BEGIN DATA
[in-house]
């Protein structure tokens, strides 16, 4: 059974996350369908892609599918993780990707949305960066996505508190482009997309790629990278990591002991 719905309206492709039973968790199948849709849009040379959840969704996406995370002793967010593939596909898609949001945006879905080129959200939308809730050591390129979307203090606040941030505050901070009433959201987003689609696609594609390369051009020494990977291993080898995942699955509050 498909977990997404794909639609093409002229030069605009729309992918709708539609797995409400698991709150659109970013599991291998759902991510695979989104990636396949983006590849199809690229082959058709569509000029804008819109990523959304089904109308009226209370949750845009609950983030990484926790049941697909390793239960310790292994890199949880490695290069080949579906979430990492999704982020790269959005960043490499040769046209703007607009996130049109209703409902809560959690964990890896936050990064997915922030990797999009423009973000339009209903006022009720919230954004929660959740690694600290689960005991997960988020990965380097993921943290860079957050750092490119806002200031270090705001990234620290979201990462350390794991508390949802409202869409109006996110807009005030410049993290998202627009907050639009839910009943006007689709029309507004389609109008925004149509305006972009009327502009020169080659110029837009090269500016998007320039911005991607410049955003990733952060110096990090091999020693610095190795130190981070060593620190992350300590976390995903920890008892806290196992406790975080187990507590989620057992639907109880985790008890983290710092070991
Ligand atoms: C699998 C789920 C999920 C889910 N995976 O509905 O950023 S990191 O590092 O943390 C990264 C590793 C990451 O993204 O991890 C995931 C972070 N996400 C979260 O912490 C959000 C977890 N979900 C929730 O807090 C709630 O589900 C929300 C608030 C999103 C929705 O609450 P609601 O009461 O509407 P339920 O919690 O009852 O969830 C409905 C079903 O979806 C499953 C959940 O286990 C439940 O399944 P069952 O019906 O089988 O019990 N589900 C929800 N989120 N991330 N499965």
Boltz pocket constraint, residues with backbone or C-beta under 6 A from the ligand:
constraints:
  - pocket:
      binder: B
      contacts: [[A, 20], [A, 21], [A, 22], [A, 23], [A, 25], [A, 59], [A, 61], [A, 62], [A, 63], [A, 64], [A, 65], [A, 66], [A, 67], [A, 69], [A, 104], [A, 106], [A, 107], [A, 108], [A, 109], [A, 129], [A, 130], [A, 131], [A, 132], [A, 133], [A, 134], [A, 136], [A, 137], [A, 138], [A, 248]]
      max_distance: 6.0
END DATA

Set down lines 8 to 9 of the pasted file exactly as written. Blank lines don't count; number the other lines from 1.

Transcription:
      contacts: [[A, 20], [A, 21], [A, 22], [A, 23], [A, 25], [A, 59], [A, 61], [A, 62], [A, 63], [A, 64], [A, 65], [A, 66], [A, 67], [A, 69], [A, 104], [A, 106], [A, 107], [A, 108], [A, 109], [A, 129], [A, 130], [A, 131], [A, 132], [A, 133], [A, 134], [A, 136], [A, 137], [A, 138], [A, 248]]
      max_distance: 6.0